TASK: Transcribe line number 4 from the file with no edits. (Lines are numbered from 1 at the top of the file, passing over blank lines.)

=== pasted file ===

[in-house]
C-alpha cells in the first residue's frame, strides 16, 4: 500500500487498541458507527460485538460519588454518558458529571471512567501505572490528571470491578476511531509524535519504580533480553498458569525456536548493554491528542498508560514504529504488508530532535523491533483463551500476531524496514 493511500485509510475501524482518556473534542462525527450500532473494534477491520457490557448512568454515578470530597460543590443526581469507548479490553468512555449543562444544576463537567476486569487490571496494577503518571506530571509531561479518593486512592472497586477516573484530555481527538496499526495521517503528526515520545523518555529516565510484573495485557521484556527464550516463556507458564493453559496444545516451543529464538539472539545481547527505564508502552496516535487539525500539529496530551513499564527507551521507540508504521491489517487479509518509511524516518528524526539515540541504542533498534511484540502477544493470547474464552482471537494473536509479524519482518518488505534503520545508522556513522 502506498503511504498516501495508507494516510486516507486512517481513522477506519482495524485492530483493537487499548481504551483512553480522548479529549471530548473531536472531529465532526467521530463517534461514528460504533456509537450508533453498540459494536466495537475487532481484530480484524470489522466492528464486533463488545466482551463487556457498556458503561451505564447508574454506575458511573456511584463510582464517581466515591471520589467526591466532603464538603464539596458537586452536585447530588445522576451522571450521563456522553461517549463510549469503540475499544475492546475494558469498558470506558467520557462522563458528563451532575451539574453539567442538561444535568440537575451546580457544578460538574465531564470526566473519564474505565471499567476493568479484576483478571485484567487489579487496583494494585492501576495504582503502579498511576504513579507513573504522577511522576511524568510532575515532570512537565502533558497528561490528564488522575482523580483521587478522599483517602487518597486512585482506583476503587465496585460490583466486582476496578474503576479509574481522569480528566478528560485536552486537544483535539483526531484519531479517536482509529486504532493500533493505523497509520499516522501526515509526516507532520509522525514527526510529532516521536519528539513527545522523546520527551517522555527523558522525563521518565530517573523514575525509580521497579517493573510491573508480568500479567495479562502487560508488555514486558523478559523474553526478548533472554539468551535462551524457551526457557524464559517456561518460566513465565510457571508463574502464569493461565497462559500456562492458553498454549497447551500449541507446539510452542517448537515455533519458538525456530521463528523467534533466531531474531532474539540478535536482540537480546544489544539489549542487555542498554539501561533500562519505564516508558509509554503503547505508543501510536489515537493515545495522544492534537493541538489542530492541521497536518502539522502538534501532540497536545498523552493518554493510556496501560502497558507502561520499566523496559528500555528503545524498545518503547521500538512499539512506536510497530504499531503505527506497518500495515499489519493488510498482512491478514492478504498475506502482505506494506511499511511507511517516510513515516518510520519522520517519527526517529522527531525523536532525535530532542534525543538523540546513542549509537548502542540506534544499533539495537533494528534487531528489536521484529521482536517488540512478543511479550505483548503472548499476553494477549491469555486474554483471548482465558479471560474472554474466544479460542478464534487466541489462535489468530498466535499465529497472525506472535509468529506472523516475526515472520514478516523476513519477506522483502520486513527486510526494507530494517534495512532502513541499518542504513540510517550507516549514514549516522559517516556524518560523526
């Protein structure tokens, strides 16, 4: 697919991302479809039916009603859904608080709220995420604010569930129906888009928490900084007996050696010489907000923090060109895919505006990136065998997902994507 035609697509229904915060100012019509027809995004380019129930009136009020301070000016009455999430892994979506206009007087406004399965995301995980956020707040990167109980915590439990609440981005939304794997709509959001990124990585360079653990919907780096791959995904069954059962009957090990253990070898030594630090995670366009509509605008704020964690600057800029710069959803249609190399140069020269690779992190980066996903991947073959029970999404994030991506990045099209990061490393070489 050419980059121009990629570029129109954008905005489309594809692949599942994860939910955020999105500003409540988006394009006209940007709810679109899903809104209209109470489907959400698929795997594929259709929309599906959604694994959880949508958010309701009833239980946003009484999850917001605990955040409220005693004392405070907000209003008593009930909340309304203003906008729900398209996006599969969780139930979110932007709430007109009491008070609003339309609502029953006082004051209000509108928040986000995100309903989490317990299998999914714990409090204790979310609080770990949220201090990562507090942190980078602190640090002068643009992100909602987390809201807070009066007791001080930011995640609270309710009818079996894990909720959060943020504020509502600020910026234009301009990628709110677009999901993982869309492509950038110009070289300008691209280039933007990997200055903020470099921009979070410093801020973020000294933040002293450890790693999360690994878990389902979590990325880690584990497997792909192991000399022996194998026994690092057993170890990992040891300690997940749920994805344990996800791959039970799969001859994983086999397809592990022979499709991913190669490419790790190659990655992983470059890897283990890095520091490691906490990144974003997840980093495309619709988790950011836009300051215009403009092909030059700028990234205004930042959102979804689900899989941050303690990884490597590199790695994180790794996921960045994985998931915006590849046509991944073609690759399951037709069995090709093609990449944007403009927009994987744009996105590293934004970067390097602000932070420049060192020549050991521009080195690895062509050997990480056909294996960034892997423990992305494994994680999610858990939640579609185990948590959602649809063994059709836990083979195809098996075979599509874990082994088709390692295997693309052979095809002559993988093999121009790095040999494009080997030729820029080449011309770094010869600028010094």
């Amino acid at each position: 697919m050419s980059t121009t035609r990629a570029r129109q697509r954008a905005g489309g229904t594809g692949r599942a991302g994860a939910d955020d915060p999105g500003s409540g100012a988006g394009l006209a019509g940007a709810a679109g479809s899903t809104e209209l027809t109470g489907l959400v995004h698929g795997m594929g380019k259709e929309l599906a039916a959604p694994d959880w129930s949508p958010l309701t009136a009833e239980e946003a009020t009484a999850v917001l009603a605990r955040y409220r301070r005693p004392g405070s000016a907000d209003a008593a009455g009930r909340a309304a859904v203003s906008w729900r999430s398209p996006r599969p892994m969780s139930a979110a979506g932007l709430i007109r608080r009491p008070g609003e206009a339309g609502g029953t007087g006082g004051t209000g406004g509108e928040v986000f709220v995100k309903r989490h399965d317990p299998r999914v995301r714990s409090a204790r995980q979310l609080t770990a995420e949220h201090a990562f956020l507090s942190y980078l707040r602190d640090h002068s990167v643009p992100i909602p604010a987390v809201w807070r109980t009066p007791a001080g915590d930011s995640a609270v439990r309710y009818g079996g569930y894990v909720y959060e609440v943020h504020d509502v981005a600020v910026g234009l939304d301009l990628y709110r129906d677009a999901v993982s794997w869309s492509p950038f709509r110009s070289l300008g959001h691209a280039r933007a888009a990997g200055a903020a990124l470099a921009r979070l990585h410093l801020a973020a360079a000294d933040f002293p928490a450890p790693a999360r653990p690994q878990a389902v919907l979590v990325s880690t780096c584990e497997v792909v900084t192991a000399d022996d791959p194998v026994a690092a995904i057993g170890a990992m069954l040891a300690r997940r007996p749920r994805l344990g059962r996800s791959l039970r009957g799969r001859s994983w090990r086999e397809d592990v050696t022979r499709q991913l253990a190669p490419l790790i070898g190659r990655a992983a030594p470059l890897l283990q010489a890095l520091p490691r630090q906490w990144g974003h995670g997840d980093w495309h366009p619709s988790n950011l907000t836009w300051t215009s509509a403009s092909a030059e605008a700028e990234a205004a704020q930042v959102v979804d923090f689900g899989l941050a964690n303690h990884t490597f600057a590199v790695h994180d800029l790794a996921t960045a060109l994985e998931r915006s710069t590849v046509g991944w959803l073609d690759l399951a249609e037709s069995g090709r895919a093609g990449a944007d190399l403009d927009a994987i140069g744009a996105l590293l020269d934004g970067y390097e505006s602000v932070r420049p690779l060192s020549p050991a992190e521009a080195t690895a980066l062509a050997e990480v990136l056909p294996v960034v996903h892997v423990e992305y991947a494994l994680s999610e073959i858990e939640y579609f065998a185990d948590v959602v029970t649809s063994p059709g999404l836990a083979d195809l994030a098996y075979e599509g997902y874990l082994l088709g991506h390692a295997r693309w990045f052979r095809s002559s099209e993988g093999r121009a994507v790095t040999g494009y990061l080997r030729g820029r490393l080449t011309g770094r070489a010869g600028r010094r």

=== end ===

């Amino acid at each position: 697919m050419s980059t121009t035609r990629a570029r129109q697509r954008a905005g489309g229904t594809g692949r599942a991302g994860a939910d955020d915060p999105g500003s409540g100012a988006g394009l006209a019509g940007a709810a679109g479809s899903t809104e209209l027809t109470g489907l959400v995004h698929g795997m594929g380019k259709e929309l599906a039916a959604p694994d959880w129930s949508p958010l309701t009136a009833e239980e946003a009020t009484a999850v917001l009603a605990r955040y409220r301070r005693p004392g405070s000016a907000d209003a008593a009455g009930r909340a309304a859904v203003s906008w729900r999430s398209p996006r599969p892994m969780s139930a979110a979506g932007l709430i007109r608080r009491p008070g609003e206009a339309g609502g029953t007087g006082g004051t209000g406004g509108e928040v986000f709220v995100k309903r989490h399965d317990p299998r999914v995301r714990s409090a204790r995980q979310l609080t770990a995420e949220h201090a990562f956020l507090s942190y980078l707040r602190d640090h002068s990167v643009p992100i909602p604010a987390v809201w807070r109980t009066p007791a001080g915590d930011s995640a609270v439990r309710y009818g079996g569930y894990v909720y959060e609440v943020h504020d509502v981005a600020v910026g234009l939304d301009l990628y709110r129906d677009a999901v993982s794997w869309s492509p950038f709509r110009s070289l300008g959001h691209a280039r933007a888009a990997g200055a903020a990124l470099a921009r979070l990585h410093l801020a973020a360079a000294d933040f002293p928490a450890p790693a999360r653990p690994q878990a389902v919907l979590v990325s880690t780096c584990e497997v792909v900084t192991a000399d022996d791959p194998v026994a690092a995904i057993g170890a990992m069954l040891a300690r997940r007996p749920r994805l344990g059962r996800s791959l039970r009957g799969r001859s994983w090990r086999e397809d592990v050696t022979r499709q991913l253990a190669p490419l790790i070898g190659r990655a992983a030594p470059l890897l283990q010489a890095l520091p490691r630090q906490w990144g974003h995670g997840d980093w495309h366009p619709s988790n950011l907000t836009w300051t215009s509509a403009s092909a030059e605008a700028e990234a205004a704020q930042v959102v979804d923090f689900g899989l941050a964690n303690h990884t490597f600057a590199v790695h994180d800029l790794a996921t960045a060109l994985e998931r915006s710069t590849v046509g991944w959803l073609d690759l399951a249609e037709s069995g090709r895919a093609g990449a944007d190399l403009d927009a994987i140069g744009a996105l590293l020269d934004g970067y390097e505006s602000v932070r420049p690779l060192s020549p050991a992190e521009a080195t690895a980066l062509a050997e990480v990136l056909p294996v960034v996903h892997v423990e992305y991947a494994l994680s999610e073959i858990e939640y579609f065998a185990d948590v959602v029970t649809s063994p059709g999404l836990a083979d195809l994030a098996y075979e599509g997902y874990l082994l088709g991506h390692a295997r693309w990045f052979r095809s002559s099209e993988g093999r121009a994507v790095t040999g494009y990061l080997r030729g820029r490393l080449t011309g770094r070489a010869g600028r010094r």